By Pat Cummings, Becketwood Member
“Mercury is the planet that rules communication, and when it goes retrograde, it’s usually associated with miscommunications, technology issues, anxiety, and travel problems….” Jessica Booth in Bustle
Every year my friend Judy and I go to Tucson for a few days to visit our friend Pat, who spends her winters there. Our Mercury Retrograde adventures began this year when we decided we could save money by flying to L.A. and then to Tucson, instead of non-stop to Tucson.
First, the Minneapolis ticket agent gave Judy the wrong boarding pass. When she got to the TSA line, they sent her back to the agent to get the right one. I got through Security quickly and waited for her just outside, but there were so many people I knew I’d never spot her, so I went to the Gate. Then we exchanged, or tried to exchange, text messages about where each of us was. It turned out we were both at the Gate, but around the corner from each other. When they started boarding, we finally connected. Judy decided we were old and therefore could board early, so we did.
I had an aisle seat with a very large couple sitting next to me. The woman encroached on my space during the entire long flight to L.A. Then, we had a four-hour layover in LAX before the short flight to Tucson. We had been upgraded to First Class for that flight. It was a small plane with four First Class seats that faced the bulkhead. We got a bottle of water, a pillow, and a blanket as our First Class amenities.
At the Tucson airport, we hired a very charming Somali man who drove us to La Quinta in his very nice Lincoln Town Car. When we said we were from Minnesota, he said, “Ilhan!”
At La Quinta, we had reserved two rooms and had requested that they be on the first floor next to or near each other. We were told at the desk that the only rooms available were on first and second floor because a large group of young women wheelchair basketball players had checked in ahead of us. Judy took the second floor room.
Pat picked us up at La Quinta and the plan was to go to dinner at Feast, the scene of Pat’s terrible fall last year. We got lost, but eventually we found the restaurant. Pat and Judy shared a duck entrée that was so underdone, they sent it back.
On Day 2, Judy and I volunteered to do the driving and Pat turned over her car to us. Our goal was to find Chula’s Art Shop, a new shop we had read about in the local paper. Judy drove and Pat navigated. After driving all over downtown Tucson and not finding Chula’s, we gave up in frustration. We backtracked and went to our favorite Antigone bookstore. On Day 3, we set out again to find Chula’s. Eureka! We found it only two blocks from Antigone.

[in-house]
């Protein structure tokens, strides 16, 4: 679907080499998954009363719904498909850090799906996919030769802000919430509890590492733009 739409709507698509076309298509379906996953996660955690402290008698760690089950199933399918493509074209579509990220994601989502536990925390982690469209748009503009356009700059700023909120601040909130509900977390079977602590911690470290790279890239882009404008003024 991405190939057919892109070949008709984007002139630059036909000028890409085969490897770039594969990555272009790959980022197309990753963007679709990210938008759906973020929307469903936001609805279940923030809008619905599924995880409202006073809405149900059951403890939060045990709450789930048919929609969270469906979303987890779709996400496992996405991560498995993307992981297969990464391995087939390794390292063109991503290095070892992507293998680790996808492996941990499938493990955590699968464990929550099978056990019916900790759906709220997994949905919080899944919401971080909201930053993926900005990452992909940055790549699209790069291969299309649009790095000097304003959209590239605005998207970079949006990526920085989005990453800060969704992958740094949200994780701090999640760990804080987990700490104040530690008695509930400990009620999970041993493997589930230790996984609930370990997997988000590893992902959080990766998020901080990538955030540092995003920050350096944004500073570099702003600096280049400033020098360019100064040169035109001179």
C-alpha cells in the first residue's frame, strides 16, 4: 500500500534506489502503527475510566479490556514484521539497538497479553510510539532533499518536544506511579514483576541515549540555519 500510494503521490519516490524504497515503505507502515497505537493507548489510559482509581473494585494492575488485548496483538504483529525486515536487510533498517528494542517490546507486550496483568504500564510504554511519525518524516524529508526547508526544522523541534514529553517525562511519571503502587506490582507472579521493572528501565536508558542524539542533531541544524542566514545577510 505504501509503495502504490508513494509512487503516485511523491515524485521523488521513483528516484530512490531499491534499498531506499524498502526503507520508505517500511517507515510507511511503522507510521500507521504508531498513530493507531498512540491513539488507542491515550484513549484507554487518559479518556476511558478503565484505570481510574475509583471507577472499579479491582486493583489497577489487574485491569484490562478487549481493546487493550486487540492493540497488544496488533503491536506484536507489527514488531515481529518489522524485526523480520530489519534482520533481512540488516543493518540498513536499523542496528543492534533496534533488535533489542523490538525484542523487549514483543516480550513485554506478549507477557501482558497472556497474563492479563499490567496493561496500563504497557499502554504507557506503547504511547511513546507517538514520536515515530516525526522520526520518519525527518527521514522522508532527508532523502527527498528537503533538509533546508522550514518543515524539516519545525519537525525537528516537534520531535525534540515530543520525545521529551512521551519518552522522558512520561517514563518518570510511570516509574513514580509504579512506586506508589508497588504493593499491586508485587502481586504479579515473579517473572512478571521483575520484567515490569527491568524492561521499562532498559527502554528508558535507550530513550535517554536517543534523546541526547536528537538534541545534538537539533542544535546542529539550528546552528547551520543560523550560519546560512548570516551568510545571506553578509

On Day 4, I drove. We went to the Loft Theatre to see a documentary about Mike Wallace and then decided to go to St. Phillips Center—an upscale shopping center that we like. We found it almost by accident, but it was Sunday and all of the shops were closed. Then I dropped Judy’s cell phone and the back came off.
The lesson of Day 5 was “Never trust MapQuest!” It was our day to go to Tubac, usually a 50- minute trip to this well-known artists’ colony. We knew that we eventually had to get on #10 and then #19 straight to Tubac, but couldn’t figure out how to get to #10. Judy finally got MapQuest directions and we set out—I was driving, Judy was navigating, and Pat stayed home. After maneuvering our way through downtown road construction, we finally got to #10 and Judy, reading the MapQuest directions, said “Go west on 10 to Exit 34.” The farther we went, the more apparent it was that we were going in the wrong direction. The signs said “To Phoenix” and the exit numbers were in the 200s and increasing. Judy, who had put her faith in MapQuest, reluctantly agreed that we should turn around. Then she dropped my cell phone and the screen cracked. We drove to the next exit and crossed over the highway, but the entrance to 10 East was closed. So we drove along the frontage road until we finally came to an open entrance. And away we went to Tubac, which is at Exit 34. It took us 90 minutes.
We had fun in Tubac, but when it was time to go back to Tucson, we couldn’t find the car. We split up to cover more ground. After trudging up and down the dusty and now deserted streets of Tubac, I finally identified Pat’s car by its Minnesota license plates. I tried to call Judy, but there’s apparently no cell service in Tubac, so I walked up the hill and spotted her. She had been trying to call me, too, with the same result. No cell service. The ride home took 50 minutes. We avoided going through downtown and it was a straight shot from #10 right down Speedway to Pat’s house. Hooray!
On our sixth and last day, we had to take the car back to Pat’s place. I was driving. So I pulled out of the La Quinta parking lot and drove the wrong way on a one-way street! Judy screamed, the car coming right at us stopped, and I drove back into the parking lot. A harrowing test of our hearts and nervous systems.
It was time to say goodbye to Tucson. We had the same charming Somali man as our driver. The flight was a little rocky over the mountains, but we managed to arrive on time in Minneapolis and Judy’s son Colin was there to pick us up.
After all of our misadventures, most of them involving technology and driving, I’ll never again question my friend Jan when she warns me that Mercury is in retrograde.